The COVID19 pandemic has driven most churches into the digital space with both excitement and excellence. Creatives in your congregation and on your leadership team have become the unsung heroes of the season. You pivoted from only in-person services to only remote services, then to a blend of in-person and online experiences (and probably back and forth a few times as well). You have likely surprised even yourself, with how flexible you and your people can be when necessity demands it. Well done!
And now, with the proliferation of digital production and online worship spaces, much of your congregation is wondering, “Why go back?” If you listen to certain church leadership podcasts, you may even be hearing from the professionals that building your church strategy around a weekly in-person experience in the future would be a step backward, not a step forward.
I affirm that crisis accelerates necessary change. But crisis also provides an opportunity to reaffirm what is necessary.
So the question becomes, is it really necessary for Christians to attend weekly in-person worship services? Can’t we just keep doing church online? If online church is better for me and my family, why not just opt out of the in-person gathering from now on, be faithful in giving and worshipping remotely, and enjoy the production of worship services from the comfort of our own home?
To pose the question frankly, is the physical gathering of the church really necessary?
I would respond with an emphatic, “Yes!” Gathered weekly worship is more than the delivery of an excellent product or the dissemination of some ecclesiastical grace. It is in the very nature of the Christian faith. It is part of the Christian church’s spiritual DNA.
“Gathered weekly worship is more than the delivery of an excellent product or the dissemination of some ecclesiastical grace. It is in the very nature of the Christian faith. It is part of the Christian church’s spiritual DNA.”Tweet
To be honest, one thing I fear with the innovation of this season is that we may become more energized by our own creativity than we are desperate for the presence and power of God. Use every tool possible to extend your church’s platform that the gospel of Jesus Christ might ring louder, longer, and stronger than ever before. Capitalize on digital spaces and innovative delivery methods to fulfill the Great Commission. Don’t chastise the effective use of digital space for Great Commission advance. But don’t idolize it either.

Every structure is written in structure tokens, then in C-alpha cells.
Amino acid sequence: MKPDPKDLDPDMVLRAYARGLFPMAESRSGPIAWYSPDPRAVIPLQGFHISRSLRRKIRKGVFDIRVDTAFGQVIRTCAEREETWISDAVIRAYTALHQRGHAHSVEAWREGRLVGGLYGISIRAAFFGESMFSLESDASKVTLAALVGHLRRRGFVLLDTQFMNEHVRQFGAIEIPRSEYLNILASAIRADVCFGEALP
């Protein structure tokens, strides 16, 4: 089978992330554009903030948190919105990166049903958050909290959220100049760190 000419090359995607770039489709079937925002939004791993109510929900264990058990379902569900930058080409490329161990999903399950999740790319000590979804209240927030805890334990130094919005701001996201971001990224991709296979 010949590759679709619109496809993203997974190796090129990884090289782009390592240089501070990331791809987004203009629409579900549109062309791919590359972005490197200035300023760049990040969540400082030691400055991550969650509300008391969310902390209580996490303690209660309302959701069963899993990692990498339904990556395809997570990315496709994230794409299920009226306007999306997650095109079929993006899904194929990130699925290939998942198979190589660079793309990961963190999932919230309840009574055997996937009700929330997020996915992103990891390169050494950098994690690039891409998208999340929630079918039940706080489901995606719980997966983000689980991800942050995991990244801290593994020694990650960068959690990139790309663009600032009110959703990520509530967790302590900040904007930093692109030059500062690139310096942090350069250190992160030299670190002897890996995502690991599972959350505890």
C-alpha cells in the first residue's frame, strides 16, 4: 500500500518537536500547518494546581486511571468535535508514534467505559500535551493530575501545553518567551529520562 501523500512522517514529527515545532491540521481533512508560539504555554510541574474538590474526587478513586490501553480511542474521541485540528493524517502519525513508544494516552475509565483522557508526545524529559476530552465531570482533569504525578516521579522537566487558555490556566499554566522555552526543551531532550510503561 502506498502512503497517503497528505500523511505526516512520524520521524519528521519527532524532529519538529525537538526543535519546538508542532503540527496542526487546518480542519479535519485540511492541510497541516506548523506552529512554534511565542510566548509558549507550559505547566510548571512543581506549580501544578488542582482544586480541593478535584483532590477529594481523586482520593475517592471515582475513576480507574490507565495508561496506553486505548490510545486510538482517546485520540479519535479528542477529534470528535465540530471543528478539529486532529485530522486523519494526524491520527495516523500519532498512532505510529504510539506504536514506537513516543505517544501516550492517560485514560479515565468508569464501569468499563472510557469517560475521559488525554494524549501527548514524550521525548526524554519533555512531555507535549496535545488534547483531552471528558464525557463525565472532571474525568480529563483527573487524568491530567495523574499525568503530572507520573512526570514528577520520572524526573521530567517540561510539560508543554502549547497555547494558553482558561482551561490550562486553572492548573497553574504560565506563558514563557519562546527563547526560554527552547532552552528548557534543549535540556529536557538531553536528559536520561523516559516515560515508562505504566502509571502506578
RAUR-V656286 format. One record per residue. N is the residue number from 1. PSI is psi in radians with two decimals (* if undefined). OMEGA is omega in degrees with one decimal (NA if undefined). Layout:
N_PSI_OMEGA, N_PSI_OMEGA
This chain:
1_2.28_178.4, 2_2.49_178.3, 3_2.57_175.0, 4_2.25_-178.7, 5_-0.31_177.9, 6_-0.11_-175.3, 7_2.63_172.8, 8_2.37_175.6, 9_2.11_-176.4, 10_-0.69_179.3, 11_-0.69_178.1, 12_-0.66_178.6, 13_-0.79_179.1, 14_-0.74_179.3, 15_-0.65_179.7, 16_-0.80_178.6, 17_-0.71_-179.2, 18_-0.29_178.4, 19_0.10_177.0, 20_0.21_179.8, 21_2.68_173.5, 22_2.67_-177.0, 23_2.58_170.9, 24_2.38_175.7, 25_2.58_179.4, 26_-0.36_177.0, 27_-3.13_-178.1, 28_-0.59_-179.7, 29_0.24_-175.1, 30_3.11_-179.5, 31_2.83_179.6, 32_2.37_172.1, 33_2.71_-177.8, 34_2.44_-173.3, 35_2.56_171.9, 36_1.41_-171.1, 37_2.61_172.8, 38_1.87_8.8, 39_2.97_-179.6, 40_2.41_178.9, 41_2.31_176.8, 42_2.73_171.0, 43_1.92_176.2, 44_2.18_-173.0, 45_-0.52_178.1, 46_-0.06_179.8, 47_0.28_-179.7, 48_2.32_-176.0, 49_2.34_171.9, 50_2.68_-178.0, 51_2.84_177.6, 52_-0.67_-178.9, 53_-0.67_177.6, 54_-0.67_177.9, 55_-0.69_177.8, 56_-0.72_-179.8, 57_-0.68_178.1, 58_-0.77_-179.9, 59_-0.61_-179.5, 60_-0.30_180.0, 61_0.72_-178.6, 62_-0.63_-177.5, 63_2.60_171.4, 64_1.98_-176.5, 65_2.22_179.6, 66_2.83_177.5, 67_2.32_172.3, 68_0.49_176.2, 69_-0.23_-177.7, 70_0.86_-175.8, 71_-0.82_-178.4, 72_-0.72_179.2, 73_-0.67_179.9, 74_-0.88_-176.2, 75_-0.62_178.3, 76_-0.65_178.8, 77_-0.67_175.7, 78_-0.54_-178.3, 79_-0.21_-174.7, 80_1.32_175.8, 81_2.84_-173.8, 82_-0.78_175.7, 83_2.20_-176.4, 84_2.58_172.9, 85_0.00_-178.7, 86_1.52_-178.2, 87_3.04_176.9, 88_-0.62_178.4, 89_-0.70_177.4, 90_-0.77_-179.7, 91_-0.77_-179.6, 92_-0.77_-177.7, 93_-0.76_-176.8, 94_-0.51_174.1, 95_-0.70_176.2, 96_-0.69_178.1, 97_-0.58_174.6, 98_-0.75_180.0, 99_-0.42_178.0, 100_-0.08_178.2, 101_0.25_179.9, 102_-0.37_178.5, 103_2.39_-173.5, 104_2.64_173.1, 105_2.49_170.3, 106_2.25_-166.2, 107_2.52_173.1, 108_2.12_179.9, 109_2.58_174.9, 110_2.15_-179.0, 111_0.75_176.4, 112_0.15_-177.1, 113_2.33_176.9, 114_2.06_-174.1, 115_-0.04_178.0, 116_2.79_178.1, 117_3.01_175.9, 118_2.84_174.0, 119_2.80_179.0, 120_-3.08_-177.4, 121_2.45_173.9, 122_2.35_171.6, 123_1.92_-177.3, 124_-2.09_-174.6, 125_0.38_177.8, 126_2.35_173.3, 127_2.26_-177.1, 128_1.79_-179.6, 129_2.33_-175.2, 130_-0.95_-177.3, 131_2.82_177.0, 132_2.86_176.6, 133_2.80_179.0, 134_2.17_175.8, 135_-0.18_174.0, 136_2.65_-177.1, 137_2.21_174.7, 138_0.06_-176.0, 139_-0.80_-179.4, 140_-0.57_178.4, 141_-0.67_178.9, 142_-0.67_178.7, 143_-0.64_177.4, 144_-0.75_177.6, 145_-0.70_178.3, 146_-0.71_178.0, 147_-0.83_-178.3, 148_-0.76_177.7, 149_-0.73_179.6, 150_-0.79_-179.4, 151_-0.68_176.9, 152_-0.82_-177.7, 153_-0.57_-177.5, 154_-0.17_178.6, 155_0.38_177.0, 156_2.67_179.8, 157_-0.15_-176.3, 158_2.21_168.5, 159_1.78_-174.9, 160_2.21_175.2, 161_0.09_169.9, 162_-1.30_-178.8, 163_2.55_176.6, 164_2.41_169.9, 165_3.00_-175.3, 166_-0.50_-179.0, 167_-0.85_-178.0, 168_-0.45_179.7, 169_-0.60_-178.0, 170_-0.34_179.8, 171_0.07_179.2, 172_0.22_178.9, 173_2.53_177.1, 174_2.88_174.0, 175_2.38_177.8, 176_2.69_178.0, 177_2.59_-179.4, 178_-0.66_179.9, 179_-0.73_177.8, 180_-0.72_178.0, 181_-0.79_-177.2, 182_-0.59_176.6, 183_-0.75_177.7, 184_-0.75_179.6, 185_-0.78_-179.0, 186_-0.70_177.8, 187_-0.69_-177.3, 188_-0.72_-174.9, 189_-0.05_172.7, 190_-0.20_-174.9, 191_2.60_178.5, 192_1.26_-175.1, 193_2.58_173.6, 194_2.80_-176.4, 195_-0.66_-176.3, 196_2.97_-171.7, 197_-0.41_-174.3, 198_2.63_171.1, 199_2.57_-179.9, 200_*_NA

“Don’t chastise the effective use of digital space for Great Commission advance. But don’t idolize it either.”Tweet
The church must physically gather. Here’s why:
1. It’s a Matter of IDENTITY.
The first time the word “church” is mentioned in the New Testament, it is the subject of Jesus’s powerful declaration in Matthew 16:18, “I will build my church…” From there, the word is written 117 more times in the New Testament, always to identify a called-out assembly. The Greek word for “church” is ekklesia. It is made from a combination of the words “ek” (summoned out) and “kaleo” (assembly/gathering). The church of Jesus is summoned out of the lost world and into a physical assembly. They can be Christians in isolation, but they cannot be the church apart from their regular worshipful gathering.
In a technical sense, the NT church only exists as a called out assembly – a gathering of Christ-followers. The identity of a congregation extends as its influence is felt in its small groups, social media presence, community outreach, missional endeavors, and so much more. Over time, the church’s identity can become all but indistinguishable from its activities. But biblically, the identity of a church is in her regular assembly as the called-out and gathered ones. Weekly worship is not just what we do; it’s who we are.
“We can be Christians in isolation, but we cannot be the church apart from our regular worshipful gathering… Weekly worship is not just what we do; it’s who we are.”Tweet
2. It’s a Matter of PRIORITY.
Crisis has always been more of an opportunity for Jesus’s church than a threat. Some of the most notable innovations in church ministry have come through seasons of great hardship and cultural change. Over the past two millennia, churches have systemized discipleship efforts into home groups, Sunday School, small groups, women’s and men’s groups, children’s ministries and youth ministries, and so much more. We have prayer teams, creative teams, committee structures, and disaster relief trailers. Today we are learning to capitalize on digital trends and online spaces to assist us in accomplishing the Great Commission.